First and foremost, let me tell you a bit about our cast: the extremely talented Jeffrey Demunn is playing King Lear, Anthony Fusco is his Fool, Jim Carpenter is the Earl of Gloucester, Andy Murray is Earl of Kent, Delia Macdougall is my eldest sister Goneril, Julie Eccles is my older sister Regan, Andrew Hurteau and L. Peter Callendar play their husbands, respectively, Ravi Kapoor is Edmund, Eric Lochtefeld is his half-brother Edgar...this is but to name a few of a very intelligent cast. Oh, and I will be playing Lear's youngest daughter Cordelia who, I have to say, gets the short end of the stick in this one. Poor Cordelia; she only wants to tell the truth. What she learns, in the first scene anyway, is that the truth gets you nowhere.

This is by no means the lesson of the play. Having only rehearsed (on our feet) the first scene, in which Cordelia is rejected from Lear's paternal care forever for telling the truth, it is fresh in my mind. King Lear is one of those great plays to rehearse, in that every second of its rehearsal is a challenge. We have fun, too, don't get me wrong. We always have fun or I don't think a single one would do what we do. But one must be alert, focused, have one's ears open, ....and heart too. I find that the only way to begin to figure out such a role as Cordelia is to keep my heart open and, simply, let the story in. Here is a young girl who deeply loves her father, perhaps to a fault, and because she refuses to play a game in which he vainly makes his daughters' love for him the subject, Lear kicks her out of the kingdom and the family. To truly understand this, one cannot take an academic approach. I will do all my text work, make sure I make sense of the words, the lines, so that you might better understand me, but when all's said and done, this is a role with high emotional demands. And I will do my best to rise to the occassion. More on this later...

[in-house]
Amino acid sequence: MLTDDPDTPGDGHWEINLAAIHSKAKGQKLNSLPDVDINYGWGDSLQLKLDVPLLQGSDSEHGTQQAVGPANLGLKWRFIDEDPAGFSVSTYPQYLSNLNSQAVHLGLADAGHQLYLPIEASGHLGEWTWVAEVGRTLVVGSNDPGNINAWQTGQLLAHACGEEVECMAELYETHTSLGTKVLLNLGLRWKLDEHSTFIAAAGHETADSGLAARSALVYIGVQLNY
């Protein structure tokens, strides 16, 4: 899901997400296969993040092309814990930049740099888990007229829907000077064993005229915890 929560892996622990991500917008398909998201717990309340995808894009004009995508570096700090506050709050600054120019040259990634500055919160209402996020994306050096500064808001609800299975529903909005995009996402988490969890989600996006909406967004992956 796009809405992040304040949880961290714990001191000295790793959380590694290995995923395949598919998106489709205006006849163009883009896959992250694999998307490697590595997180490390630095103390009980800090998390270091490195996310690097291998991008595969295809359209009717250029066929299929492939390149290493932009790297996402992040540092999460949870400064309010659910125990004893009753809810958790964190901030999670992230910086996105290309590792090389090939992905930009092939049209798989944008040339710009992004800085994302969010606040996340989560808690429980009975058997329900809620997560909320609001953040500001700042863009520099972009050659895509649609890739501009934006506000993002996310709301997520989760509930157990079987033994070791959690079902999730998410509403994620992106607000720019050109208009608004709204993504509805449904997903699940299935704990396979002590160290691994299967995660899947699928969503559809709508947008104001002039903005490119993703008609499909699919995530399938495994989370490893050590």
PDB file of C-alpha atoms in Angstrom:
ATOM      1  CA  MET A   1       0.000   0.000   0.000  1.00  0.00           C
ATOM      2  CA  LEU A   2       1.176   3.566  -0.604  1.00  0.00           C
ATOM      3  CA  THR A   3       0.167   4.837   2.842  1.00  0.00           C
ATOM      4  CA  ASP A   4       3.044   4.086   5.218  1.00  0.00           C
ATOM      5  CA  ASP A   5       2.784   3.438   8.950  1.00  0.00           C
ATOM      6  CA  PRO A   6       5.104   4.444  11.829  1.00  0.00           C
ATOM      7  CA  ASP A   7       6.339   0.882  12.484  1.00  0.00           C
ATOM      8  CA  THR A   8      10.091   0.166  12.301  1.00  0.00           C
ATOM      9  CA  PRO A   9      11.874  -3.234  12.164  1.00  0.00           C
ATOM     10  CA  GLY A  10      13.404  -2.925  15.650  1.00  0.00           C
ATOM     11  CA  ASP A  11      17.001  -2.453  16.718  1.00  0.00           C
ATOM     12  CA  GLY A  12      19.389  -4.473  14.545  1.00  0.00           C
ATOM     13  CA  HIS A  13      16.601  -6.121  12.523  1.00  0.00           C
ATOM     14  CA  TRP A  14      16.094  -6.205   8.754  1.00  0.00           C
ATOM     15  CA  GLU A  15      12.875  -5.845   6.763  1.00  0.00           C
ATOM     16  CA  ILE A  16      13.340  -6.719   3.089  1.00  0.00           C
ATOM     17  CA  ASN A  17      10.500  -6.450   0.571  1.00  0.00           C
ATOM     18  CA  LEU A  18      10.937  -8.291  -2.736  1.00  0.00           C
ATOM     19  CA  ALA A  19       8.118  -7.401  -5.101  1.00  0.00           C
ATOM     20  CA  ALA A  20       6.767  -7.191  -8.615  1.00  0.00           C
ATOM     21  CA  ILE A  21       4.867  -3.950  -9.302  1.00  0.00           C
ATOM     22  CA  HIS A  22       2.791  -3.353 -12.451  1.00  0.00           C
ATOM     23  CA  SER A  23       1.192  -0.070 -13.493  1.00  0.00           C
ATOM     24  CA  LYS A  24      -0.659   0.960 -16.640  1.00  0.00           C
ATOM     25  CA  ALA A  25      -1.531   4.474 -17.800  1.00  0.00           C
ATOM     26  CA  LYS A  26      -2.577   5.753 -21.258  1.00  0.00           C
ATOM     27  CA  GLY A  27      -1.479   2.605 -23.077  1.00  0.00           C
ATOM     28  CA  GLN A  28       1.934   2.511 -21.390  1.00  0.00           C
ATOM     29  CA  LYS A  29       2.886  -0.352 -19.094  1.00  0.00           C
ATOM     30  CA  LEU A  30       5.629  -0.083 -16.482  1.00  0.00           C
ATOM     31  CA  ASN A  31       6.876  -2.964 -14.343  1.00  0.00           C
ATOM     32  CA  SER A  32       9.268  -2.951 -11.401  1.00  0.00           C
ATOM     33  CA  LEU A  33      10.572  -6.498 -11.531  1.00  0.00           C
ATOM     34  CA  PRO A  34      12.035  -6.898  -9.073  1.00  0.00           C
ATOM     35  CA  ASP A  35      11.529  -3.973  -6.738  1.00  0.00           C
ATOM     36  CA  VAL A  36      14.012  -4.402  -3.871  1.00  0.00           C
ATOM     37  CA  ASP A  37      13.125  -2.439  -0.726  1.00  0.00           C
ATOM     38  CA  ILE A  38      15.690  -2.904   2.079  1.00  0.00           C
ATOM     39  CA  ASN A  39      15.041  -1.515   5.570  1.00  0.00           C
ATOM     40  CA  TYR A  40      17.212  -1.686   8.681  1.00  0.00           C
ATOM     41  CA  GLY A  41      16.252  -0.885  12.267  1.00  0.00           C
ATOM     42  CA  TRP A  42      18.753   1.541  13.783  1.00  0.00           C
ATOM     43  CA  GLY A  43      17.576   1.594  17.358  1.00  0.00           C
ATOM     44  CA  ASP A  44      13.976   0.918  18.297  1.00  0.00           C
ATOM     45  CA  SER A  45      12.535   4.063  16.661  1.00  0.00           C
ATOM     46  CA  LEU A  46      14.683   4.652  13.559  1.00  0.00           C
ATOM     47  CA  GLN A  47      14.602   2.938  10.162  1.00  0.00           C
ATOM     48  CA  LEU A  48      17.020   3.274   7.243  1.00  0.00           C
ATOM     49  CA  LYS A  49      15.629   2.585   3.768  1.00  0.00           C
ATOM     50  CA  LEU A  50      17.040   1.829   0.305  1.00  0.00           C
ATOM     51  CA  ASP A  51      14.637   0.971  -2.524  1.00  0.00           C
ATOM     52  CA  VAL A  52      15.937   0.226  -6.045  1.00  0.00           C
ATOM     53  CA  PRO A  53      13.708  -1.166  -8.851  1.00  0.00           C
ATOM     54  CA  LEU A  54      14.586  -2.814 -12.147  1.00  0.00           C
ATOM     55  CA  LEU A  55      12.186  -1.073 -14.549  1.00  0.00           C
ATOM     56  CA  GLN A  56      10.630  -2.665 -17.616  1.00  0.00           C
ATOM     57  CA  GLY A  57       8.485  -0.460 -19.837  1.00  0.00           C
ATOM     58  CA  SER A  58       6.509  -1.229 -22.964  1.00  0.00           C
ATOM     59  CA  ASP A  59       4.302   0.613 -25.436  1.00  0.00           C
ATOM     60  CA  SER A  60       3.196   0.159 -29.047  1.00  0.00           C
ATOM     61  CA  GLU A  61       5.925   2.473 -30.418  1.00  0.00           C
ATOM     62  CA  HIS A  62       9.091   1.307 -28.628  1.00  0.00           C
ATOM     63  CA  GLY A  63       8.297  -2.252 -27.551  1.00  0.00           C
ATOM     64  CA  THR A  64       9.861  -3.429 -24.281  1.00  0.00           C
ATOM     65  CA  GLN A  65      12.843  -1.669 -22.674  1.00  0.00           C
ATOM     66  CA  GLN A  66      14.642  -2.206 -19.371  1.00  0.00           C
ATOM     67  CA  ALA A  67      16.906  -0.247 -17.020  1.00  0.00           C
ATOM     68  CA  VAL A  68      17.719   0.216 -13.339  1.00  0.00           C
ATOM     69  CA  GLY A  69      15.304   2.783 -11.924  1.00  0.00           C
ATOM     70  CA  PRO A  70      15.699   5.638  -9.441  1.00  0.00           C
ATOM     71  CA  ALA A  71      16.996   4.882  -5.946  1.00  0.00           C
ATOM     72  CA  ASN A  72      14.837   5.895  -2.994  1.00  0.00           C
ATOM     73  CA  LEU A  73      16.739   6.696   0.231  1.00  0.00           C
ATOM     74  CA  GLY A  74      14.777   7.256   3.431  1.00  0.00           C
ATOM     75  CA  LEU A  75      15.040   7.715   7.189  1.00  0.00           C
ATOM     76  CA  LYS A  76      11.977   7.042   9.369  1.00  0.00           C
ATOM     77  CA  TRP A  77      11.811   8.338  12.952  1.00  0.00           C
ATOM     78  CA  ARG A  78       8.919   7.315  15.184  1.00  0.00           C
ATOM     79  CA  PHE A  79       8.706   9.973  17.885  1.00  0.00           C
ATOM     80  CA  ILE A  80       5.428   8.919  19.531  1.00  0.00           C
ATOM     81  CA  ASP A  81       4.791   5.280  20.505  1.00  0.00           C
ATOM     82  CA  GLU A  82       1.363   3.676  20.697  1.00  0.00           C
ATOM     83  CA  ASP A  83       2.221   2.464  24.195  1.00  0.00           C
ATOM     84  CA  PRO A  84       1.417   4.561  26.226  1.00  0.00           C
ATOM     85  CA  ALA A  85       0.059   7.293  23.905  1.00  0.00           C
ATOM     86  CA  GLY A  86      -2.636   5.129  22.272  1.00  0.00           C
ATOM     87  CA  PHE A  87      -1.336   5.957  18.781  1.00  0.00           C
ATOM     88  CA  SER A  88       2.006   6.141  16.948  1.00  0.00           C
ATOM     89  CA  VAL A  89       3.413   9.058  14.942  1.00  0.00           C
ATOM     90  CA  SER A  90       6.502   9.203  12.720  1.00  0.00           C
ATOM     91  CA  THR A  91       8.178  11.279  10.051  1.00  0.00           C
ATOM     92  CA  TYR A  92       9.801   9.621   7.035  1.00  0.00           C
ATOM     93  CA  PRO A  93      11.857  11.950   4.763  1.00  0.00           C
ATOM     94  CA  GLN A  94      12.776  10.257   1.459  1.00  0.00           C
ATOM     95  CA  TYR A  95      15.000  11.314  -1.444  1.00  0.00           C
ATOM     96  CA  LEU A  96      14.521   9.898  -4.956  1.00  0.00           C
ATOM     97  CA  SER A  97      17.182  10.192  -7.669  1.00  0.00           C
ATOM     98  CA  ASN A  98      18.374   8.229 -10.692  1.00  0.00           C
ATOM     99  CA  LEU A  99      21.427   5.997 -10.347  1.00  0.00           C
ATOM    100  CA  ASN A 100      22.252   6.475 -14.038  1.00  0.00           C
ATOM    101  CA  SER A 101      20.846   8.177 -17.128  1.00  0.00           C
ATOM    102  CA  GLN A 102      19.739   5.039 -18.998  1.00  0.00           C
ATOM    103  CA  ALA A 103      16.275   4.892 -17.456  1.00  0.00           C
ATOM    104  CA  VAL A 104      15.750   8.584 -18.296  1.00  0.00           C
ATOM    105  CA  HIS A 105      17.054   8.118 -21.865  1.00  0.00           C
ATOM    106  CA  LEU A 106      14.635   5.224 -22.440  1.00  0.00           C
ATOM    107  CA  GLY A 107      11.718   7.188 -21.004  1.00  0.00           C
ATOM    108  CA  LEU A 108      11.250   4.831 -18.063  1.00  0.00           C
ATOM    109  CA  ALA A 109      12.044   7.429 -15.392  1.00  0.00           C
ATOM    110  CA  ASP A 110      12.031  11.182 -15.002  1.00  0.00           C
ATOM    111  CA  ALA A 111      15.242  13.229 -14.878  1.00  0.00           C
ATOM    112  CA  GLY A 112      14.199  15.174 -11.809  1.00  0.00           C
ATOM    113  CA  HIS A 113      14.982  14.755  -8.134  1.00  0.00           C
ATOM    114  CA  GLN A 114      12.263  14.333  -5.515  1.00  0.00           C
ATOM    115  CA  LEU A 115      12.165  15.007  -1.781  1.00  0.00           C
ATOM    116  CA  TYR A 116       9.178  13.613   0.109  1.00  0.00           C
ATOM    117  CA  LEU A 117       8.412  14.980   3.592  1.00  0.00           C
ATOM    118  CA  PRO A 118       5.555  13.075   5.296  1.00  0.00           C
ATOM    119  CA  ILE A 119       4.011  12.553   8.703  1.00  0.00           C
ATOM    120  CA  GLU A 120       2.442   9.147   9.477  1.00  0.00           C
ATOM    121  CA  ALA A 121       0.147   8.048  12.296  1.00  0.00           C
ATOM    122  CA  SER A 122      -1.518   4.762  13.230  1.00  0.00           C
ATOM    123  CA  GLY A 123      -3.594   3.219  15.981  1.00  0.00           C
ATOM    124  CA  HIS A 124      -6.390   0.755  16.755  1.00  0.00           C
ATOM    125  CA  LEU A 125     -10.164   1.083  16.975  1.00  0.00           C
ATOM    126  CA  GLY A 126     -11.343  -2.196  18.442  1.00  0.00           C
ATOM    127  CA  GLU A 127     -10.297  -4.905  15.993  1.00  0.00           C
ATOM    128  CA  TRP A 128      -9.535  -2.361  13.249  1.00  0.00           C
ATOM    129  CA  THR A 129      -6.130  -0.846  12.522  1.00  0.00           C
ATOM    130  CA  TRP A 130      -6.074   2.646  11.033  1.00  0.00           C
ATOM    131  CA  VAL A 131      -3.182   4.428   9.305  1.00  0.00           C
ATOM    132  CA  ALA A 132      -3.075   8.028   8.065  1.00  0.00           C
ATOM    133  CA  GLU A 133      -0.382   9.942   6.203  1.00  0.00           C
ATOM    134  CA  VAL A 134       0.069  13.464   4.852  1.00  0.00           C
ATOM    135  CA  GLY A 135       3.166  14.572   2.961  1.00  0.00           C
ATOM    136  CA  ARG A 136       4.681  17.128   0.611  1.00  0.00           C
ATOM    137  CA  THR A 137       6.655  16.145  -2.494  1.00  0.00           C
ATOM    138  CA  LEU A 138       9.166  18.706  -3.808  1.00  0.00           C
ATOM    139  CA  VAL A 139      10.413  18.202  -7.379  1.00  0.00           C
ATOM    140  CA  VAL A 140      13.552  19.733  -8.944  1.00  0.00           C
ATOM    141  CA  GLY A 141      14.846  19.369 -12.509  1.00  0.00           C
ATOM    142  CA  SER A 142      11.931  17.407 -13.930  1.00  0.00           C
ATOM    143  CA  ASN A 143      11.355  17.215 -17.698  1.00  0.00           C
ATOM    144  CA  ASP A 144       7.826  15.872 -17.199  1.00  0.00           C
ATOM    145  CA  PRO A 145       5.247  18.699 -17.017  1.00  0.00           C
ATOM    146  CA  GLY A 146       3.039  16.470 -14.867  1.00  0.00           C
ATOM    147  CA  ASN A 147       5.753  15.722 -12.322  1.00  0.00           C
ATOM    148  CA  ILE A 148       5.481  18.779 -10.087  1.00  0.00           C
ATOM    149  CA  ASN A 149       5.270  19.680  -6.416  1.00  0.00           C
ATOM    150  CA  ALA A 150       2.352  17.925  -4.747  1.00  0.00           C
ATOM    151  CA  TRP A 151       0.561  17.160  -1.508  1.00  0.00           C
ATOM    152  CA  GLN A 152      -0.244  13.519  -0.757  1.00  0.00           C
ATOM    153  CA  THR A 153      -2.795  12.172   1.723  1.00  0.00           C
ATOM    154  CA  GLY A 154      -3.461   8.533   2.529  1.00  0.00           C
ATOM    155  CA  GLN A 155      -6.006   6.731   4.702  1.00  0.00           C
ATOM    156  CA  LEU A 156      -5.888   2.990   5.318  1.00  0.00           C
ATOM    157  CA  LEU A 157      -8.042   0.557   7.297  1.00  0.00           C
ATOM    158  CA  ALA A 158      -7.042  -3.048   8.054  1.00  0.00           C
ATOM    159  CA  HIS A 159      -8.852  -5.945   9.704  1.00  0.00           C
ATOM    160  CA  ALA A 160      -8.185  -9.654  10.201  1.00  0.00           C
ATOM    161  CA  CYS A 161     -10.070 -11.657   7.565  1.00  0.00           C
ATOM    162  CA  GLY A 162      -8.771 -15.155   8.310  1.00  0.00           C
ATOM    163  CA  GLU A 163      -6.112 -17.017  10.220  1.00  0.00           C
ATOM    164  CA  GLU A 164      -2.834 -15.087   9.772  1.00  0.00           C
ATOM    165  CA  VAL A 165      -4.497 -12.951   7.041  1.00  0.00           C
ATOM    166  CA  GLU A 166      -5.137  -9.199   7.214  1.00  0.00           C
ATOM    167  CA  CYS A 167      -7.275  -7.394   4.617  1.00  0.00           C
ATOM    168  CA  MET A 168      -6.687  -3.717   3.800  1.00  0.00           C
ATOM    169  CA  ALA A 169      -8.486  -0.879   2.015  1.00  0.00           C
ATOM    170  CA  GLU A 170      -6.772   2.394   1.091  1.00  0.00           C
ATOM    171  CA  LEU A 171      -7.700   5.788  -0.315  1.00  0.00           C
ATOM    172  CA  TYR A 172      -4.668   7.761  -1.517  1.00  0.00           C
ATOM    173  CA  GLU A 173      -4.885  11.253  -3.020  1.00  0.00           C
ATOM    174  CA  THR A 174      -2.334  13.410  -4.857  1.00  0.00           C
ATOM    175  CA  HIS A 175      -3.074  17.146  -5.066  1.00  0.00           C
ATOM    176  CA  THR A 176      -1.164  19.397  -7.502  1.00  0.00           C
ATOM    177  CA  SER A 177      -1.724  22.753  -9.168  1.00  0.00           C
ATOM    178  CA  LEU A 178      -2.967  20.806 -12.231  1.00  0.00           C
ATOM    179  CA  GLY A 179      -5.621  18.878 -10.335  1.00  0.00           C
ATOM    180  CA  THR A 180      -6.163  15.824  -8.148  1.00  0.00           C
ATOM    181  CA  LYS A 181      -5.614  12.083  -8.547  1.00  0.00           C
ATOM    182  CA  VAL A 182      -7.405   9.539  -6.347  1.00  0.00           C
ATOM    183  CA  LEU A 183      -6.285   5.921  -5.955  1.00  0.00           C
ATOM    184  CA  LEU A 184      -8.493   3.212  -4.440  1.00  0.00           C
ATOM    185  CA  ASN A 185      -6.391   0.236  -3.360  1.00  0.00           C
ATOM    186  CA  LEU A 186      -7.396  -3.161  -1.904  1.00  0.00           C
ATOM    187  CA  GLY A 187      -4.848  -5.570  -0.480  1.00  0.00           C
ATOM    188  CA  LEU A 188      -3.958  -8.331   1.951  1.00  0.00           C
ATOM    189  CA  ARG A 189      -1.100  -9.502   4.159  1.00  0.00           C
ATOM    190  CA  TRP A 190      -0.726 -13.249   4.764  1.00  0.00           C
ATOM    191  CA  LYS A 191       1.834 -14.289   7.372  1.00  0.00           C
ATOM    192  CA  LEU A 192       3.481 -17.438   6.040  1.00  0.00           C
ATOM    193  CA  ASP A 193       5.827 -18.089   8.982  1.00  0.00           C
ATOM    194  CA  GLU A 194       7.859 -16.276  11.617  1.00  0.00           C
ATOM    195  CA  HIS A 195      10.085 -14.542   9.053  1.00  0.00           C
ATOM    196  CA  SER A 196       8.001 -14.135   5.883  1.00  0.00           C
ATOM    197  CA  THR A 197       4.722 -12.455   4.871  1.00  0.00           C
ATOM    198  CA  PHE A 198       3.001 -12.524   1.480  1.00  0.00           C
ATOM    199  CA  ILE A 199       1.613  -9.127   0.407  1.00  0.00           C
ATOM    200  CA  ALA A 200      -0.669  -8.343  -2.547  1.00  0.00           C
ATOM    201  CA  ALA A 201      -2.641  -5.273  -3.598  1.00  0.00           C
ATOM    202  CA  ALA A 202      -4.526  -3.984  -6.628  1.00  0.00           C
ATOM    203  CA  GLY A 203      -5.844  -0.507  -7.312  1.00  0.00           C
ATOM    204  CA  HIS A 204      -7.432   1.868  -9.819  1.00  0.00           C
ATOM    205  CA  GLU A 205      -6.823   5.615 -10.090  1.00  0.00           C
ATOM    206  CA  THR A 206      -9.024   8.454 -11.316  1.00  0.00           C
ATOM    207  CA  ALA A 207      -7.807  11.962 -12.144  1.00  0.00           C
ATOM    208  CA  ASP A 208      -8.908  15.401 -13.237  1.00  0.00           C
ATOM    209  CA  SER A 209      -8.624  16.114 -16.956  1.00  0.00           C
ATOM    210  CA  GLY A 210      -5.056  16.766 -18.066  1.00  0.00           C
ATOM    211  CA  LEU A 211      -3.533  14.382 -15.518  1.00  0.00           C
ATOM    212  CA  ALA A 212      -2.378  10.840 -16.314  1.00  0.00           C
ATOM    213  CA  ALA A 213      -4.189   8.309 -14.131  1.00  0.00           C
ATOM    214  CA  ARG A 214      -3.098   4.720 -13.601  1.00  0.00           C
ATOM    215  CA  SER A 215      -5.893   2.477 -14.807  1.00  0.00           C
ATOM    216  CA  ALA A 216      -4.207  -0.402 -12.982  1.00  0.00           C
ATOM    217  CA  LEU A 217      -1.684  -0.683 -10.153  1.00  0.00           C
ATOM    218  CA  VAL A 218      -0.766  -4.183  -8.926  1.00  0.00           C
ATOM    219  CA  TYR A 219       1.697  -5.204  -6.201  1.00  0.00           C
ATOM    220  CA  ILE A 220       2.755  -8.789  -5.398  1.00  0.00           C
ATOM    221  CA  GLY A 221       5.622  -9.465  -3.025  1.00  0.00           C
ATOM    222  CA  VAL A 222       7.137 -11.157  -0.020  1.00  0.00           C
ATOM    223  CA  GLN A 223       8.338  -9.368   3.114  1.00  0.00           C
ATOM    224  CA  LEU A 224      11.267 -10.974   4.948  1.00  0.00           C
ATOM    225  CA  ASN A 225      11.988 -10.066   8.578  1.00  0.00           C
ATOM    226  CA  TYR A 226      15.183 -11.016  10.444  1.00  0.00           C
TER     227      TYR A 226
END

Oh, where are my manners!?

It was nice to finally meet you.

Wednesday, August 22, 2007

This is just a test.